“A dream… I’m dreaming a dream… A dream I dream every day… An endless dream…”
~ Ayu Tsukimiya, Kanon
This quote, which opens the first episode of Kanon’s original 2002 anime adaption, is honestly how the buildup to writing an article like this has felt; dreaming a dream. As an avid collector, I’ve always had the drive to seek out the strange and obscure when it comes to media and merchandise. Whether it be Hasbro’s cancelled “rats wearing trash” doll line, Trashion Alley, or the bizarrely endless well of Madoka Magica collectibles and additional media, seeking out these strange little rabbit holes like the Kanon Trading Card Game gives me serotonin in a way that little else does.
This makes me being an anime fan, for lack of a better term, fiscally dangerous. Anime is as much a vehicle for merchandising as it is an artistic medium in and of itself, and if you allow yourself, you can find depths deeper than you could have ever imagined for even the most obscure media. For example, have you ever heard of the manga series Binchō-tan from 2003? The comic is about a small girl with a piece of charcoal on her head going grocery shopping and doing other chores. No? How about the Binchō-tan anime that came out in 2006? No? How about the Playstation 2 game that came out in 2007 which also got a limited edition version?
What I’m trying to say here is that for every piece of media in anime and manga, there will be more supplementary media and merchandise than you’d expect, even in cases where you wouldn’t expect an audience for it. So, for someone like me, with my particular kind of deep-diving obsession, finding a booster pack for a mysterious card game seemingly based on the 90s adult visual novel Kanon, the first work by acclaimed VN company Key/Visual Arts, is like striking gold and lighting a fuse at the same time.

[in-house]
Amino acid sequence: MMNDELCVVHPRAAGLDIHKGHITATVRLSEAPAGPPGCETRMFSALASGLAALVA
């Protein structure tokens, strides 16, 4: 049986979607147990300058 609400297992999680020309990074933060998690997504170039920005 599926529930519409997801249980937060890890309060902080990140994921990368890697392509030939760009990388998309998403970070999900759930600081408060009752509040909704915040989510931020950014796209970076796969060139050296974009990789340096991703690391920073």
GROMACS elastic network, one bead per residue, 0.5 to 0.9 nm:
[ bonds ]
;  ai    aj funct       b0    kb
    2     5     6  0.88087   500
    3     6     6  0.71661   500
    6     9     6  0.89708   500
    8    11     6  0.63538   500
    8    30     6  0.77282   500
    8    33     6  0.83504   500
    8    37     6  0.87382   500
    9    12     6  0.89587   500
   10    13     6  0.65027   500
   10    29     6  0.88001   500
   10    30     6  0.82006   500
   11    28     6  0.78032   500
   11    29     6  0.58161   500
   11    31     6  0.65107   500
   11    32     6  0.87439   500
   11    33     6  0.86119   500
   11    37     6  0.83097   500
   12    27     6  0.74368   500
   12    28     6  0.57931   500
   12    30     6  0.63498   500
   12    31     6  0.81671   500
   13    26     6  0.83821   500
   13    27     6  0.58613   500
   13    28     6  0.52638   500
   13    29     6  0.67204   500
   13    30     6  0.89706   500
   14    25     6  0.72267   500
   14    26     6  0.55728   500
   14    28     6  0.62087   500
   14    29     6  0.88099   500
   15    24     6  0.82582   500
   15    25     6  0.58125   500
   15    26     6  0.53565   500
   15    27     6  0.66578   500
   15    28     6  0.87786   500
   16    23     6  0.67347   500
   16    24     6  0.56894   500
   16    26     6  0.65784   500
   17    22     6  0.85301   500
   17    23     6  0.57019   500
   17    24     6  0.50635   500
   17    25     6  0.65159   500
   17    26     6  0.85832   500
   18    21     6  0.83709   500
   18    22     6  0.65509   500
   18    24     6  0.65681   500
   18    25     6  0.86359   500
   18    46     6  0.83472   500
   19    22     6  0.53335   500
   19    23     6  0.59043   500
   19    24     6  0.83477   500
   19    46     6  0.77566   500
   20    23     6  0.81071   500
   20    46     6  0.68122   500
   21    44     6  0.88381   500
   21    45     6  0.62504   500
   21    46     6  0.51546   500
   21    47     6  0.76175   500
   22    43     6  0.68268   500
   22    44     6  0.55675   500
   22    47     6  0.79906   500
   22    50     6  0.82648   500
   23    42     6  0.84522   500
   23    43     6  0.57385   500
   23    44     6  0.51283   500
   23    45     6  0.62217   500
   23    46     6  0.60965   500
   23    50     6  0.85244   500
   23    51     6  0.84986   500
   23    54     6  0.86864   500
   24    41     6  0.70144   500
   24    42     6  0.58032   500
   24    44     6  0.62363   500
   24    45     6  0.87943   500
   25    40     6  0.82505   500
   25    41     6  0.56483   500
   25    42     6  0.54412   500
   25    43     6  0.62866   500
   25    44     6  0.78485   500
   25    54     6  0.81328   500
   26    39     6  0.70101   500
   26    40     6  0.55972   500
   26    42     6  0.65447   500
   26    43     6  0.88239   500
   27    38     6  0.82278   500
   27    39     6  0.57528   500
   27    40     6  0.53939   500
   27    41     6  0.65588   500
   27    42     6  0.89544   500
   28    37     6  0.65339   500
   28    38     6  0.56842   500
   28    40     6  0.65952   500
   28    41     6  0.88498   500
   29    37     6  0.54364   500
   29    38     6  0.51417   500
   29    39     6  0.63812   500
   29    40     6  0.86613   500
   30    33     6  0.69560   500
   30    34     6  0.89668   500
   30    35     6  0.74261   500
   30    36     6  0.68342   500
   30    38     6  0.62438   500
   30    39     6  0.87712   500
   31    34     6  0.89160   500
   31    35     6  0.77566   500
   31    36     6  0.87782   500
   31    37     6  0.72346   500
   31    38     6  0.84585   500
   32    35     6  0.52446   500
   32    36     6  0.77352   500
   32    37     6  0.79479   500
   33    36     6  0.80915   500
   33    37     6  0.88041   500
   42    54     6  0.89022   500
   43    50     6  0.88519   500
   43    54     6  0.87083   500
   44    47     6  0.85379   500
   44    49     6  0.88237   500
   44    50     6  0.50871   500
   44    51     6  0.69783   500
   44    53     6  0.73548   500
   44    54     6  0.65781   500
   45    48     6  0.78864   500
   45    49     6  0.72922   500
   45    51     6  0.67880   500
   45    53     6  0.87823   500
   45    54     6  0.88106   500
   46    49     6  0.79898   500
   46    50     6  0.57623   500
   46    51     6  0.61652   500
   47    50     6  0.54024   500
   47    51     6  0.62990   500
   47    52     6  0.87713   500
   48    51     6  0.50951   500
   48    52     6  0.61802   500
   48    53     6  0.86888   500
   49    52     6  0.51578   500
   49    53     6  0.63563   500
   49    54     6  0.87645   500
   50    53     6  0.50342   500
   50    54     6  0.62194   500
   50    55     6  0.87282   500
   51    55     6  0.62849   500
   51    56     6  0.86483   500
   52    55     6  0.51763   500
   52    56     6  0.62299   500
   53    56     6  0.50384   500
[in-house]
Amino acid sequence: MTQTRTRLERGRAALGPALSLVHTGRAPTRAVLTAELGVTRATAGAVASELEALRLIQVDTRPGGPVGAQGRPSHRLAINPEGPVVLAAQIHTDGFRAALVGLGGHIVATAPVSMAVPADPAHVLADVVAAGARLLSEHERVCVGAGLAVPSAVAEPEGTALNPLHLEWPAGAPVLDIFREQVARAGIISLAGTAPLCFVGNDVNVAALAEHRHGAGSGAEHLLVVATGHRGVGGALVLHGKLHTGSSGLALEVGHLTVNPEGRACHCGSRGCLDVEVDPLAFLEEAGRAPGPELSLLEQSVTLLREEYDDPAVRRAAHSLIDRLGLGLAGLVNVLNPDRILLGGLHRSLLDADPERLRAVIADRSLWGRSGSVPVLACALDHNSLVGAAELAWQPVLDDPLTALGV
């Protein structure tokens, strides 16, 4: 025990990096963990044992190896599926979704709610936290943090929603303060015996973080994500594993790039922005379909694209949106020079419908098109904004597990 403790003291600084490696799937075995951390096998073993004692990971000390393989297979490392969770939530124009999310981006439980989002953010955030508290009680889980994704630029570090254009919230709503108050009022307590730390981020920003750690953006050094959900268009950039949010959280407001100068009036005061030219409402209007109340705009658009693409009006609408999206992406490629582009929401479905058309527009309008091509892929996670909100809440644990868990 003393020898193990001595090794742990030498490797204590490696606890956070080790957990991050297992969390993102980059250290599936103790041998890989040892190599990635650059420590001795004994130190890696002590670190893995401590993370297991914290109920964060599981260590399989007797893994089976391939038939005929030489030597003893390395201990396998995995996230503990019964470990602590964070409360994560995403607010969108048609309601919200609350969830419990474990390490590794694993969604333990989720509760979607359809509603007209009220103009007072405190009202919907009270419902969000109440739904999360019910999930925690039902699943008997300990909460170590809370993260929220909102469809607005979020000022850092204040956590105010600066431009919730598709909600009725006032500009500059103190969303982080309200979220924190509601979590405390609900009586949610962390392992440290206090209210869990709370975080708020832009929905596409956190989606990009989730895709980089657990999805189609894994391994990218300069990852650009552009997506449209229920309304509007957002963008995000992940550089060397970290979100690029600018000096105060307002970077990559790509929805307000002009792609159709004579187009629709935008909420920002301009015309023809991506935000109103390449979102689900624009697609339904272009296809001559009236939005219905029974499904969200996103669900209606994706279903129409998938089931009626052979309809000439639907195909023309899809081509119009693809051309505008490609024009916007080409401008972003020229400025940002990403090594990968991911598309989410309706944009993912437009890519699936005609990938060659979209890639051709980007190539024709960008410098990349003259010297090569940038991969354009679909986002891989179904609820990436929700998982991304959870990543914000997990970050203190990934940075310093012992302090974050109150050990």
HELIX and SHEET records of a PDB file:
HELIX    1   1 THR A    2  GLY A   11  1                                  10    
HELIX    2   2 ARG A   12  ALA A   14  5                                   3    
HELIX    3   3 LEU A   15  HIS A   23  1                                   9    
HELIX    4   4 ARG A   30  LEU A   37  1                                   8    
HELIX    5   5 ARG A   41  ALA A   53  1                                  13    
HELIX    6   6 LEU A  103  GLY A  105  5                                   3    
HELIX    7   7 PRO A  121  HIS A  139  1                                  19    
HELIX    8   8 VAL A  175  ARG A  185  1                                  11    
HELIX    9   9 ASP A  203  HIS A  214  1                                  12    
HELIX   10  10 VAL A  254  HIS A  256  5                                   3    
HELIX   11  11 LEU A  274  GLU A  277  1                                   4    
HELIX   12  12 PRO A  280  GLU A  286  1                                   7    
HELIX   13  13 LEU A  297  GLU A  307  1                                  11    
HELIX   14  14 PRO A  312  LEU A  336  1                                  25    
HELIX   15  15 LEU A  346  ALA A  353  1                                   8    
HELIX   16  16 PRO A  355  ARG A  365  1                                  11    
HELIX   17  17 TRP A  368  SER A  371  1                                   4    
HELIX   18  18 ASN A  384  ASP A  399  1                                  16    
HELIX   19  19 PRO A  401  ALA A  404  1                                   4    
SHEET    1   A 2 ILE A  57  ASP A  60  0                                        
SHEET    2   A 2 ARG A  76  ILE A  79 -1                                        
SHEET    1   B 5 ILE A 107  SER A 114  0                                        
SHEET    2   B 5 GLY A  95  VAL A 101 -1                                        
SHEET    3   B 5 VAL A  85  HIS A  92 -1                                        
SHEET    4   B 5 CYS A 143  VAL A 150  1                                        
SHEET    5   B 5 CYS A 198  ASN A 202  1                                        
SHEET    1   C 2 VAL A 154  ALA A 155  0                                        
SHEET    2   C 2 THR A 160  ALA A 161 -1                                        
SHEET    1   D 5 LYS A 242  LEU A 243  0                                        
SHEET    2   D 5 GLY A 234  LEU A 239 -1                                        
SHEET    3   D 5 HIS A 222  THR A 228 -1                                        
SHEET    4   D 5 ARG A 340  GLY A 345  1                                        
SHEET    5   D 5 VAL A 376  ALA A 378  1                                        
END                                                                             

What is Kanon?
Developed by Key, the most recognisable brand under the VisualArts banner, Kanon is a seminal work in the visual novel genre of games. From its release in Japan on June 4th, 1999, it quickly became a staple of the genre and the blueprint for many works that would come after. Unlike many VN-style games of the early-90s, games like Kanon focused less on life sim and activity elements and far more on storytelling and character, allowing the player to spend time with and get to know a cast of heroines with their own mysteries and strong personalities. This style of gameplay blurred the idea of what could be considered a “game” in the traditional sense, with all interactions from the player coming down to a more “choose your own adventure novel” style rather than actual gameplay.
Whilst the original release was an eroge, or “erotic video game”, all erotic content was removed in subsequent releases, with scenario writer Yūichi Suzumoto (who was inspired by Kanon and would work on subsequent Key releases such as Air, Clannad, and Planetarian) commenting that the removed content was very self-contained, and could easily be removed with no change to the story whatsoever.